August 30, 2011 § Leave a Comment
Quechee Gorge, Vermont, photographed two days before Hurricane Irene
The snapshots were taken from the overlook at the Trap Door Bakery and Cafe, two days before Hurricane Irene reached New England, on August 27, 2011.
Same view: You Tube video from eringray37 shot on August 28, 2011.
August 28, 2011 § Leave a Comment
Liv moves to Brooklyn to study voice and opera at NYU Steinhardt graduate program.
What more could go wrong this month? Both kids totaled a car each and my best camera was left outdoors during a monsoon (saving that tale for another post). Mmmm, let’s see–oh yes, an earthquake occurs while moving Liv into her new apartment in Brooklyn. Although, I could look at as “every cloud has a silver lining,” or in the “glass is half full” vein–with both auto accidents, neither child was maimed or scarred, nor did either child injure another.
Tuesday morning we awoke at 5:oo and were well on our way by 6:30. The trip to Brooklyn was delightfully uneventful. After unloading the car and exploring the neighborhood, we headed over to Ikea for mattress and bookshelves. As we pulled into the parking lot, we were surprised to see hundreds of Ikea staff, clad in their unmissable bright yellow polo shirts, milling around the outside, and with faces buried deep in their cell phones. As Tom tried to pull into Ikea underground parking a furious fellow came charging over animatedly demanding “what are you doing.” Tom replied “parking.” The fellow informed us that an earthquake had occurred. We all three just looked at each other in disbelief and said to ourselves what more can go awry this month?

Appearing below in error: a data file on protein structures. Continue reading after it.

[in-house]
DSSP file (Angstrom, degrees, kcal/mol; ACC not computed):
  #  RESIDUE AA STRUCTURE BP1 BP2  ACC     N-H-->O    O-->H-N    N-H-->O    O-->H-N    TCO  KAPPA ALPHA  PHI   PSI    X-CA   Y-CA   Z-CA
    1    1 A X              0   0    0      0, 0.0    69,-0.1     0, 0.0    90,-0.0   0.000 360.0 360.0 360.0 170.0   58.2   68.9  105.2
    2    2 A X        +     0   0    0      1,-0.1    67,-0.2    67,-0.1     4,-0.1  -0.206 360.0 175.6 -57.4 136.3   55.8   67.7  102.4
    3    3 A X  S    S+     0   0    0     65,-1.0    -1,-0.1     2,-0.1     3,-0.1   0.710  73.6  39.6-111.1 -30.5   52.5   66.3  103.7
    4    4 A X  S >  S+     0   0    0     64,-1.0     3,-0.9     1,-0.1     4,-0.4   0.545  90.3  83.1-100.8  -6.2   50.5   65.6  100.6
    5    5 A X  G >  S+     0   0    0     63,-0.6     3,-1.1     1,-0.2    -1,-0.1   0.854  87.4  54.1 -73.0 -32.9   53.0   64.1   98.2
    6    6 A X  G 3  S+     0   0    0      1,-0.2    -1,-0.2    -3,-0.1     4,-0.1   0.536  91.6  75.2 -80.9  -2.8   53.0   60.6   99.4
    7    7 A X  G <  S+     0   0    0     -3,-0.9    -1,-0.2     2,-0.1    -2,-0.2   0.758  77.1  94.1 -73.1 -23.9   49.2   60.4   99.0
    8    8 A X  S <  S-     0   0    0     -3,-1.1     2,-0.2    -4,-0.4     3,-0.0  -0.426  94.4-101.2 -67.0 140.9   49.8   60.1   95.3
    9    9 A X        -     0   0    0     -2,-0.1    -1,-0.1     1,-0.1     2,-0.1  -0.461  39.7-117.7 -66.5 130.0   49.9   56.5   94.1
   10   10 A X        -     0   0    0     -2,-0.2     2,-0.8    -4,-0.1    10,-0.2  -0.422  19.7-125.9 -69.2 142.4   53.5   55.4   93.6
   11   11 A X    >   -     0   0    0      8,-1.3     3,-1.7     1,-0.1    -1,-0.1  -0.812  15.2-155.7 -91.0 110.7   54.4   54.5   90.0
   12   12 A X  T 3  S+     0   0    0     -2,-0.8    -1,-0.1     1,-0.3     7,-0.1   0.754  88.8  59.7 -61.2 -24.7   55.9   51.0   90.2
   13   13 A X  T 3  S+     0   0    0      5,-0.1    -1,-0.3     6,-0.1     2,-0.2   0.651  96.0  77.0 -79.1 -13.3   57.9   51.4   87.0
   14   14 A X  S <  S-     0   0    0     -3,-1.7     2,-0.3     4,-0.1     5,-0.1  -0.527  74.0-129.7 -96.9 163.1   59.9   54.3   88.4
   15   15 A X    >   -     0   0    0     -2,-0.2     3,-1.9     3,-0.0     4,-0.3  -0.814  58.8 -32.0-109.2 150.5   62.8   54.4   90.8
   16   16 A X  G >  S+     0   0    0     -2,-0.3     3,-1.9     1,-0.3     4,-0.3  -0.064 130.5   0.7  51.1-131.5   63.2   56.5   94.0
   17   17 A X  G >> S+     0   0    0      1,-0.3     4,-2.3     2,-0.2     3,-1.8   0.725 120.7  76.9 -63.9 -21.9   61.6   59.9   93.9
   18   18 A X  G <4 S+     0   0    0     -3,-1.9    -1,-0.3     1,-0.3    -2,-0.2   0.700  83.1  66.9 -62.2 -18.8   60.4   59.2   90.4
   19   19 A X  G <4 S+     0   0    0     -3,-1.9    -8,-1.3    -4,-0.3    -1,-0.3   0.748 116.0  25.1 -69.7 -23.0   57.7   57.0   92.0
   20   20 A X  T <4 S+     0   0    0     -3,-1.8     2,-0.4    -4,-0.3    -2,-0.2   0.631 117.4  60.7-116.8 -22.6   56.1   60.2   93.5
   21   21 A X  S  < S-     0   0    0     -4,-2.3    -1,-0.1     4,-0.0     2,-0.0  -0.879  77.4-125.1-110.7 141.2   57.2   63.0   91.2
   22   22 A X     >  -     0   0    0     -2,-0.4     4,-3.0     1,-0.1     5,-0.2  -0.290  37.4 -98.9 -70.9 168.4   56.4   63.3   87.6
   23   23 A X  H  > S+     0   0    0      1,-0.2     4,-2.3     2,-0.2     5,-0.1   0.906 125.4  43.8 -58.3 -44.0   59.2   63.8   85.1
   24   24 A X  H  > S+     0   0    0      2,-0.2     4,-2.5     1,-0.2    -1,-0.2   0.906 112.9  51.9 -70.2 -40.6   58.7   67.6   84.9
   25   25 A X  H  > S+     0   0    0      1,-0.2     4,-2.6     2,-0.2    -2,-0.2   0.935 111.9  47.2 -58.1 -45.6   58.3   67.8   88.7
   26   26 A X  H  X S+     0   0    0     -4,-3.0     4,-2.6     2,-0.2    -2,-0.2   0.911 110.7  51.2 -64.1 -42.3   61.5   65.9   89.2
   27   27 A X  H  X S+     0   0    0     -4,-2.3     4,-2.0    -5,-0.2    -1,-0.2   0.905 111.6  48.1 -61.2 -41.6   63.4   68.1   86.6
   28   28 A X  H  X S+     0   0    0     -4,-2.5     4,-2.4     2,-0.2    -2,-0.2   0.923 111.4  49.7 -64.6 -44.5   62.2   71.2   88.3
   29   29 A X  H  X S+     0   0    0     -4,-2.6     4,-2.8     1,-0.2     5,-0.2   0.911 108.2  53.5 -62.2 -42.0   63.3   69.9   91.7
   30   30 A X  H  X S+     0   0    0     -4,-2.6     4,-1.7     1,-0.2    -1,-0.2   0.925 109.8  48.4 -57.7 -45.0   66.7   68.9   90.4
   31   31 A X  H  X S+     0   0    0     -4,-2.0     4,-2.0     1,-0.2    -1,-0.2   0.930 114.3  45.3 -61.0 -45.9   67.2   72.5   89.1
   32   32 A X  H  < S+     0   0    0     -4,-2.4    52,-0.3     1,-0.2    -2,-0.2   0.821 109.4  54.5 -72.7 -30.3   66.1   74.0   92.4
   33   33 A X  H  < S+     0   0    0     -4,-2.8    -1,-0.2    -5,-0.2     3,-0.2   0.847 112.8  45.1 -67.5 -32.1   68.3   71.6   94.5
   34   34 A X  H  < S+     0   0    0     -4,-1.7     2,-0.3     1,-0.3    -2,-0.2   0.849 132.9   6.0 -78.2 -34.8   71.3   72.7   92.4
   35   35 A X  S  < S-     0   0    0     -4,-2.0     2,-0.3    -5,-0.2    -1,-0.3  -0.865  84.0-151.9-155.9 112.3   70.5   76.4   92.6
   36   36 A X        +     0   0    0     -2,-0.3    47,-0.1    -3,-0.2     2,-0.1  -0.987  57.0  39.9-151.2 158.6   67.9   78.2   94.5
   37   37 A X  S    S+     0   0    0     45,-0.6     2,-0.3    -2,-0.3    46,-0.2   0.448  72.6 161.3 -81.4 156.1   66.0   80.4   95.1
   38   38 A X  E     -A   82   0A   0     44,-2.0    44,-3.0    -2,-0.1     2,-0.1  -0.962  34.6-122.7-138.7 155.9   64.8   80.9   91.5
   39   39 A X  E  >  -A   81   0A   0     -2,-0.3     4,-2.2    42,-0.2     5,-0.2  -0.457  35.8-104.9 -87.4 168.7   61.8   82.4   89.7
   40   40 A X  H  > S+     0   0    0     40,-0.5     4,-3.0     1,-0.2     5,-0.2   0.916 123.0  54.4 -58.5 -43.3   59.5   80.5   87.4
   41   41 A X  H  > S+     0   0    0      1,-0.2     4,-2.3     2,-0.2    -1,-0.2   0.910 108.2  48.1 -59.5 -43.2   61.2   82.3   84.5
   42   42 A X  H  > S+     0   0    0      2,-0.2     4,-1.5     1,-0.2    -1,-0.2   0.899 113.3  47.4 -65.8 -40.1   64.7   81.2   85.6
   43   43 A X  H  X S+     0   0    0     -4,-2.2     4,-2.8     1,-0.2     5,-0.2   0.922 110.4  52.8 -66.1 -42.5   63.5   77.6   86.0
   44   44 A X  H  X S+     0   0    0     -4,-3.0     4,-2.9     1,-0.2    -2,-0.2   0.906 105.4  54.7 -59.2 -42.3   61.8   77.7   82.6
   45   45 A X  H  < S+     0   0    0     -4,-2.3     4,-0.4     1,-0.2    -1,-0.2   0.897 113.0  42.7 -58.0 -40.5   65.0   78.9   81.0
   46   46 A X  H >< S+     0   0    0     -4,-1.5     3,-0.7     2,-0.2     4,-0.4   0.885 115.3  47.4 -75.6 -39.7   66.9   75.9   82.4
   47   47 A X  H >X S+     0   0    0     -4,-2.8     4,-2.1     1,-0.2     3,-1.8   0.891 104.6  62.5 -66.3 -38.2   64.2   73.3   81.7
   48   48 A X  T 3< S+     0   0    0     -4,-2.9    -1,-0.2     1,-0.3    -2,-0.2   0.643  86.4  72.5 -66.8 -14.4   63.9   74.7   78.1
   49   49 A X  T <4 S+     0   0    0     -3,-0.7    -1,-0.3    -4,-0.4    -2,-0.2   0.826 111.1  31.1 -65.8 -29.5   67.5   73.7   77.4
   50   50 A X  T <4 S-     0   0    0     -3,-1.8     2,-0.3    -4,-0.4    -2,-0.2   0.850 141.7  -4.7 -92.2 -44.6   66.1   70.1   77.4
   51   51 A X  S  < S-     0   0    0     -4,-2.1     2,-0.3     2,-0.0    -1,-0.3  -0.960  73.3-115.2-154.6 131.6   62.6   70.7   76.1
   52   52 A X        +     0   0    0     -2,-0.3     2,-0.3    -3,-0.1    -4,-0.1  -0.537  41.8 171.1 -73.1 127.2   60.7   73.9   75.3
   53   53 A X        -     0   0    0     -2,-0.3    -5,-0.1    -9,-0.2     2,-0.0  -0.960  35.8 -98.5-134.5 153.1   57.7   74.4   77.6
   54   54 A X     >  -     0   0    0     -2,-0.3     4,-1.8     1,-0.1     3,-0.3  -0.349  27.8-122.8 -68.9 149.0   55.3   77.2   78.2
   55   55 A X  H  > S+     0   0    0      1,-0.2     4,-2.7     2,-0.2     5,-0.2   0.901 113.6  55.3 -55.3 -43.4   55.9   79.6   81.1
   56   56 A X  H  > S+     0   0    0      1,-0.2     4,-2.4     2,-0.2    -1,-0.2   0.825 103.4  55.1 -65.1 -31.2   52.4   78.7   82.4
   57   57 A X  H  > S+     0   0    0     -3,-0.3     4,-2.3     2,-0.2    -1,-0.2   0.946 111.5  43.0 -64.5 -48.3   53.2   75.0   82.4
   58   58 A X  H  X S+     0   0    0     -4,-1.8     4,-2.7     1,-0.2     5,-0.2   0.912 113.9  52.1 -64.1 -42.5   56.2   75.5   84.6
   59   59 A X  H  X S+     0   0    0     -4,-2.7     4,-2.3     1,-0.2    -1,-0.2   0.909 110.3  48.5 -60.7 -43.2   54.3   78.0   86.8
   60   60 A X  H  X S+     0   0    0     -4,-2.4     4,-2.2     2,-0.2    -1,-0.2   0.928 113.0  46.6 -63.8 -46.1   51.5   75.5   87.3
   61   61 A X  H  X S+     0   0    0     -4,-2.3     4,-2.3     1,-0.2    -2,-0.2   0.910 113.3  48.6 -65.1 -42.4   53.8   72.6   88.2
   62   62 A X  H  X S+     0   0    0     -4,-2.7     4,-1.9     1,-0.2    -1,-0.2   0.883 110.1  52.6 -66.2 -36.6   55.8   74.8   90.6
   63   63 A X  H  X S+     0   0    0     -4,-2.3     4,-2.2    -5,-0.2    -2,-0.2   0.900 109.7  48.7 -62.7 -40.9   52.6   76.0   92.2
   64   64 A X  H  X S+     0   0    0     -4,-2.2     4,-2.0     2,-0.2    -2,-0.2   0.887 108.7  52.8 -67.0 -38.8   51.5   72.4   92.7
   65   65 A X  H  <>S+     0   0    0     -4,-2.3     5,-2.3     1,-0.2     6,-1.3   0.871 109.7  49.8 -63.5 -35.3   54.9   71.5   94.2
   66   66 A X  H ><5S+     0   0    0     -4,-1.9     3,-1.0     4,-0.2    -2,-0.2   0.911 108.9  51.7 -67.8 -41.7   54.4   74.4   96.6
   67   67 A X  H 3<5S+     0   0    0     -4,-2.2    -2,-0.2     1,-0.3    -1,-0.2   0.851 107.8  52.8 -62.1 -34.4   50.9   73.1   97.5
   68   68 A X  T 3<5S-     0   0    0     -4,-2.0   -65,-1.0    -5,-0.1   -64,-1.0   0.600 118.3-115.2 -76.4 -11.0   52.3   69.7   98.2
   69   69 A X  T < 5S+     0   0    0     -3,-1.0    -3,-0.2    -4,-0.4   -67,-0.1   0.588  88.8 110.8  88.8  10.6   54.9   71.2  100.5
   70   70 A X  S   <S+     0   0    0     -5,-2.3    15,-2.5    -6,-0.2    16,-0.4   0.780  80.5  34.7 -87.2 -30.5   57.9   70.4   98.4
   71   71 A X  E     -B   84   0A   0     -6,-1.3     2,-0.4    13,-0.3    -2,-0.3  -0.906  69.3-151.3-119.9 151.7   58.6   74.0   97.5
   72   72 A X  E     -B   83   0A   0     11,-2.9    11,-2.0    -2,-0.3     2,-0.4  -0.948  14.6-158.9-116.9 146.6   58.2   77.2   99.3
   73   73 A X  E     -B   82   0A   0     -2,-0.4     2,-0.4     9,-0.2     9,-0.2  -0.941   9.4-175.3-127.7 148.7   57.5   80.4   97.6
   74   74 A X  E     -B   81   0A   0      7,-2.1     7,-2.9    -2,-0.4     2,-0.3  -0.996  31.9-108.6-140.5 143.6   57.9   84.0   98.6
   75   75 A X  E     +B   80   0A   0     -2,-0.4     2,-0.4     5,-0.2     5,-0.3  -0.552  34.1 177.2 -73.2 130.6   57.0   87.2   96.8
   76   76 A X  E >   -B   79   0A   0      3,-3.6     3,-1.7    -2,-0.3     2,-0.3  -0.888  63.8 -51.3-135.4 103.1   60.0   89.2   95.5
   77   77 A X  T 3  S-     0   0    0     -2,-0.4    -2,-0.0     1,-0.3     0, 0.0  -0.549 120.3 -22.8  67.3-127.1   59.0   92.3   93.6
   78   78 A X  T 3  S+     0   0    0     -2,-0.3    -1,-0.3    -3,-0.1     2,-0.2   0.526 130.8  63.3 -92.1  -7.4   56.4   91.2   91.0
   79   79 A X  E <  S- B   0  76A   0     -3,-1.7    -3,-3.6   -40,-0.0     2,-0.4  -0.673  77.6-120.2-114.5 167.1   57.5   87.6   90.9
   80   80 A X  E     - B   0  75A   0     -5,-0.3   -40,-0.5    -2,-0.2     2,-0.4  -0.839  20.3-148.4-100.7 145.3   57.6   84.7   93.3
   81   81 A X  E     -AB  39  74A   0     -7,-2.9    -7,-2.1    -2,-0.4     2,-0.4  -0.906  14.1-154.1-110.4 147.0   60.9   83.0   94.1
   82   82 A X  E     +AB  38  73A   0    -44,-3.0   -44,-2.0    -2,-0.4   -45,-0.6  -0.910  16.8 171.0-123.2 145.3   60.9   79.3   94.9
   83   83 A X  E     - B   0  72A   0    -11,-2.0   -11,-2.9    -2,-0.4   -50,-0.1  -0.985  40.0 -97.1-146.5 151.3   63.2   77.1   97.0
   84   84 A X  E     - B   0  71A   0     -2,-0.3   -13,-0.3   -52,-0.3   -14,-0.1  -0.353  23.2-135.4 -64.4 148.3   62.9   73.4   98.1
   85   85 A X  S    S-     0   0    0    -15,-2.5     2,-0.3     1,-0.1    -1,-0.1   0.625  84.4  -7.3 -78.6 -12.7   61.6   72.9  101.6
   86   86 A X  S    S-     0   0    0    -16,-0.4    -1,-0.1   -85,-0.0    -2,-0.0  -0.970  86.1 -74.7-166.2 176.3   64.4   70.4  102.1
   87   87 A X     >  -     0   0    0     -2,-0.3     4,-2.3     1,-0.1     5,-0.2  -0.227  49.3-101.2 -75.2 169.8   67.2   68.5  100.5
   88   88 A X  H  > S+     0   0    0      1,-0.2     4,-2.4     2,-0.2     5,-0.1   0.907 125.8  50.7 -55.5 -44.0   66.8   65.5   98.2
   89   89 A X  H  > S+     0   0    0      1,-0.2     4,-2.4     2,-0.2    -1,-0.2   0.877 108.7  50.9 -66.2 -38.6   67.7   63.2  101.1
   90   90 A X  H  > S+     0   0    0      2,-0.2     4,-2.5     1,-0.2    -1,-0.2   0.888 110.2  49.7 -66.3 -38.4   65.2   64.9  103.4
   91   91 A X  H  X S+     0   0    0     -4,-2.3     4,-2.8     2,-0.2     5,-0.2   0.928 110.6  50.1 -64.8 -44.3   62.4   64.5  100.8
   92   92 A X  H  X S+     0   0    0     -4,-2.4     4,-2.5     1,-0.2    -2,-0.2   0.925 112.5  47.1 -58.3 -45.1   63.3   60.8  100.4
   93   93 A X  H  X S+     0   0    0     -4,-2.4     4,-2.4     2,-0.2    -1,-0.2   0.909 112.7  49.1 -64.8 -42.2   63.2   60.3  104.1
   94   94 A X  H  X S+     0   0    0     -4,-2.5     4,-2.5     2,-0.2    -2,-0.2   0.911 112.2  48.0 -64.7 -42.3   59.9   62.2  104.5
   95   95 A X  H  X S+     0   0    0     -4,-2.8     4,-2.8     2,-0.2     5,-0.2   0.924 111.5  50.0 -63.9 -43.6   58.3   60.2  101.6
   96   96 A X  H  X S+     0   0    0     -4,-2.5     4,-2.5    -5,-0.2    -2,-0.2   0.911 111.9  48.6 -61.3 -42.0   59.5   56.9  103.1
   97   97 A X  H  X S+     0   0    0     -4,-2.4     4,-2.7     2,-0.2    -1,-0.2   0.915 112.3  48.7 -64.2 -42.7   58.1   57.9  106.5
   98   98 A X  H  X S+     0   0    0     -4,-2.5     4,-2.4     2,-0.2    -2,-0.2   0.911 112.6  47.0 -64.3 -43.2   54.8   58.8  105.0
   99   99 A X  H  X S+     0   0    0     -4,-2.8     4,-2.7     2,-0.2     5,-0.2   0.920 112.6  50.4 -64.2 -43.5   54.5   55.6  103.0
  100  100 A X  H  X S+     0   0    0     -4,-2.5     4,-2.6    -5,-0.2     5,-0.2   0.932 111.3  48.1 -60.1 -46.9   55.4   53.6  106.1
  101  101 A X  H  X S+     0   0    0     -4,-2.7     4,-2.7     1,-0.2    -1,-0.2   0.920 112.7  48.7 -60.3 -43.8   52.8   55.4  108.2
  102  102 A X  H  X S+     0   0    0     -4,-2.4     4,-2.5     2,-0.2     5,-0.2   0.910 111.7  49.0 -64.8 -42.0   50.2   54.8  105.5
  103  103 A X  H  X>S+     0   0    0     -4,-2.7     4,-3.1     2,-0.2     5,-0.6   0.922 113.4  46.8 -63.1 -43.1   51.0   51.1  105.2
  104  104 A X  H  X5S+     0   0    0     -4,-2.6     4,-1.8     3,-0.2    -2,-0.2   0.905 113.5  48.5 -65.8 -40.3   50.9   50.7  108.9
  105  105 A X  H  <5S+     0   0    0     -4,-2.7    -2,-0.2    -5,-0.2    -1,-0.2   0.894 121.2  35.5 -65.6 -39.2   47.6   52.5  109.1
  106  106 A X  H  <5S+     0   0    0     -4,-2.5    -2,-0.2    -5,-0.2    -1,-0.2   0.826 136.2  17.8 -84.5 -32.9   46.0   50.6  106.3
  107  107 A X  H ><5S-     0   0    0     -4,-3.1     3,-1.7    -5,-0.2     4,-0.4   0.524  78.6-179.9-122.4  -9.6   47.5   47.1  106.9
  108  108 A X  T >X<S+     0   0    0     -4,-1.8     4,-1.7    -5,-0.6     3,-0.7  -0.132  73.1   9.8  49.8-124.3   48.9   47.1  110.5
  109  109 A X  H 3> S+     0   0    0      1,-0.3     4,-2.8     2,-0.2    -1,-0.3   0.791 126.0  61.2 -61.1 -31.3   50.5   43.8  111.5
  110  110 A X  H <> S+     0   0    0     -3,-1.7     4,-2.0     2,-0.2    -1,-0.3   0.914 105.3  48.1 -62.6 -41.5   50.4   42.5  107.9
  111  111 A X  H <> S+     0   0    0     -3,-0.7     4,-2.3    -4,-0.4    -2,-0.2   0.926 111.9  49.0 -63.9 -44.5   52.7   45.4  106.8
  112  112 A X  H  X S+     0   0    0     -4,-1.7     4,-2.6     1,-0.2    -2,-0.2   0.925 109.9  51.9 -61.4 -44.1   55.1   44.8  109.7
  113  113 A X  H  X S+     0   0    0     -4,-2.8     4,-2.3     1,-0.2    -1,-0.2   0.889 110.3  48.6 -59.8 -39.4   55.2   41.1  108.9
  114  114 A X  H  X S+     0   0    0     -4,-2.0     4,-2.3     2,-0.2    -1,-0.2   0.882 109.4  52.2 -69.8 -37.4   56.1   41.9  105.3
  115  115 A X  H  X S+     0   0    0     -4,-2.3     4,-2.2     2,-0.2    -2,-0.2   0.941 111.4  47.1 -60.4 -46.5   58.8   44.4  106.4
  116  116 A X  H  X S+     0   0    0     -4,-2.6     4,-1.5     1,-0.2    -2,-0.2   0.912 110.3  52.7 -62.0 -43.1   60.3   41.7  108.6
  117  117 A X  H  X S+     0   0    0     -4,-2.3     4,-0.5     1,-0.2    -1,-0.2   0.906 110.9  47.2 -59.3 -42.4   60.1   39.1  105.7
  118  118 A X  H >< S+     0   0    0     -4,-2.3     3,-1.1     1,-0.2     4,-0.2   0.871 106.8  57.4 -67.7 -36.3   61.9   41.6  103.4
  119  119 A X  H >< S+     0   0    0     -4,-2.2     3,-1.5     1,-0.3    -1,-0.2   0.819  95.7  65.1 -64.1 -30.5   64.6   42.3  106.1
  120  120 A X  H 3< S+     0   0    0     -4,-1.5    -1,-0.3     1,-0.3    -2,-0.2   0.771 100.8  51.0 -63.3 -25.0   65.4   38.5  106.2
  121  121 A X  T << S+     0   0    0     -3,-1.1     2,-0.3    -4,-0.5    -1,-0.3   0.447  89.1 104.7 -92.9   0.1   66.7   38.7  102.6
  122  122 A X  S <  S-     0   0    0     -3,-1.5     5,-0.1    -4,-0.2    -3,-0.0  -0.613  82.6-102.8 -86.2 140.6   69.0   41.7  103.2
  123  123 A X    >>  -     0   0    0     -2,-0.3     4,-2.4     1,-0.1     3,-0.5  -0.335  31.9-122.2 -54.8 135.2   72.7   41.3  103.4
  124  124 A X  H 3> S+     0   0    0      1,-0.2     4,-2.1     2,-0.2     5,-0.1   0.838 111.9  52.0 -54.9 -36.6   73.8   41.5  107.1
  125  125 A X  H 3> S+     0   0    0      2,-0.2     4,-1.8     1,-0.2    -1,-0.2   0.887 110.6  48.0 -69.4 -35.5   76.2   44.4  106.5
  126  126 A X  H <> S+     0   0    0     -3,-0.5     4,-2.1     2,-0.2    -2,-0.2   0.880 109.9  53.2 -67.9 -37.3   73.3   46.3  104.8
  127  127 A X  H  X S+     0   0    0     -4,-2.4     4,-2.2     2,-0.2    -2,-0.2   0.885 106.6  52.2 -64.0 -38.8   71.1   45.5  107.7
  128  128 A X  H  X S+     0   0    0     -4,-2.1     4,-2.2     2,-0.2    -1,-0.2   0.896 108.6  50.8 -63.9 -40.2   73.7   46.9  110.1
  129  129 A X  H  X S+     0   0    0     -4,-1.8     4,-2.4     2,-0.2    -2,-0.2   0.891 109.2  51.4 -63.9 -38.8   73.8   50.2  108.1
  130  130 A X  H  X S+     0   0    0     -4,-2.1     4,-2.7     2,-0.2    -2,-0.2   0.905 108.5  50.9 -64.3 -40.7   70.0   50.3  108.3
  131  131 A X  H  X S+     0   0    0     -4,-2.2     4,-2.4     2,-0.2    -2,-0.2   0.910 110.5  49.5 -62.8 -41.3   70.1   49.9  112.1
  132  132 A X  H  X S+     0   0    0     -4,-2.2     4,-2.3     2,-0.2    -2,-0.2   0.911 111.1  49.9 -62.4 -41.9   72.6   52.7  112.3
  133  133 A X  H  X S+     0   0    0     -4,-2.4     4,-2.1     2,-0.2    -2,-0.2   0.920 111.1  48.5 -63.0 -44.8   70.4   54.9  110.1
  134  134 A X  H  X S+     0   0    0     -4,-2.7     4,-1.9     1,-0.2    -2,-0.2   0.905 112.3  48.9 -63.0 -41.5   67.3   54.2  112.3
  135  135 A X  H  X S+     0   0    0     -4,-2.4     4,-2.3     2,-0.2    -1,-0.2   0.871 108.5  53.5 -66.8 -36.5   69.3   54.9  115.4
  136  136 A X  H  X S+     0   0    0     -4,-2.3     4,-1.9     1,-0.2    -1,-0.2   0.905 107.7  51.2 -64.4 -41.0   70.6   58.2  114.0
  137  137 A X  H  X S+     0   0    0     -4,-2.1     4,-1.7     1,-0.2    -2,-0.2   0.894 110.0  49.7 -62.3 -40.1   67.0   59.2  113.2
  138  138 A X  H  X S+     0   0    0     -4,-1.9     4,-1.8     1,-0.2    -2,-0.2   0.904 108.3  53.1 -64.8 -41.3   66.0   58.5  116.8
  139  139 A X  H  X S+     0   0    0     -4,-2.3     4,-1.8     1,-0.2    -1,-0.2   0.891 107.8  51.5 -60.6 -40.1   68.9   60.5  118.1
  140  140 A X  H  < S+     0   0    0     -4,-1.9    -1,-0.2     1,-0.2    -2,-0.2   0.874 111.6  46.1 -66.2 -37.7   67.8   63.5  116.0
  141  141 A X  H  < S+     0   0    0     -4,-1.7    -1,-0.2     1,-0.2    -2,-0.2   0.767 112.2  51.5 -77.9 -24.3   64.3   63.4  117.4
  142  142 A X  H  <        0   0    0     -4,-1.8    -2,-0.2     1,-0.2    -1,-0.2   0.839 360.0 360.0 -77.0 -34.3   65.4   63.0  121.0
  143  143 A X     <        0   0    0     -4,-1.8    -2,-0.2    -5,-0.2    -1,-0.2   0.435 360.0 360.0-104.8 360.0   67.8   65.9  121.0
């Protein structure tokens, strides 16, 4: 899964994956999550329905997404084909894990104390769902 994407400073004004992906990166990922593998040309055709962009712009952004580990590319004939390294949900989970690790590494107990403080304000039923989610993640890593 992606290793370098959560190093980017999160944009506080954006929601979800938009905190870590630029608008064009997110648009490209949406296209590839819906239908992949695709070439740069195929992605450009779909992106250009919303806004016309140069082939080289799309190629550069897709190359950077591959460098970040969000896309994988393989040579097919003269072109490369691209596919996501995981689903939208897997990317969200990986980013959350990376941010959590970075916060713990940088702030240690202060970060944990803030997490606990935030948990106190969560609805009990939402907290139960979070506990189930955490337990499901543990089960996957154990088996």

While waiting for the fire marshall’s ‘all clear’ to allow the store to re-open, we had the opportunity to explore the Erie Basin Park adjacent to Ikea Plaza. The Erie Basin Park is a waterfront walkway and park, and museum of sorts, dedicated to the former use of the site, which was a place with giant berths where mending of great ships took place. The enormous tools, cranes, bolts, and compass are displayed as sculpture and the exhibits are interactive and playful, yet formidable in the way they speak to the great history of the shipping industry.
Ikea remained closed so we drove back to Brooklyn to formulate an alternative plan for locating a mattress. Tom recalled seeing two Ikeas within driving distance of Brooklyn on Googles’ maps and Liv’s friend Dave recommended lunch at the very charming and classic Niçoise restaurant Pates and Traditions–with the most fabulous waitress and dessert–crêpes with homemade chocolate and cream, fresh pears, and almonds.
We then headed to the Ikea in Elizabeth, NJ, where we became stuck in a two hour, gridlocked traffic jam at the entrance to the Holland Tunnel. We finally gave up and were fortunately, able to turn around. By this time, the Ikea in Brooklyn had reopened. We just made it there by 7:30, in time to do all our shopping before the 9:00 closing time, otherwise Liv would have spent her first night in her new apartment on the floor. After assembling bed, bookcase, and lamps, we didn’t get back on the road to Gloucester until after 10:00–of course we got lost trying to navigate the parkways out of Brooklyn and arrived home nearly twenty-four hours later. A very long day–our bed has never felt so luxurious as it did that early morning.
August 28, 2011 § 1 Comment
This gorgeous female Black Swallowtail butterfly emerged during Hurricane Irene. What to do when a butterfly ecloses during inclement weather? Take a moment to enjoy it’s beauty close-up, provide food in the way of nectar plants, and wait until the storm abates before releasing.
Newly Emerged Female Black Swallowtail Butterfly (Papilio polyxenes)
August 9, 2011 § 1 Comment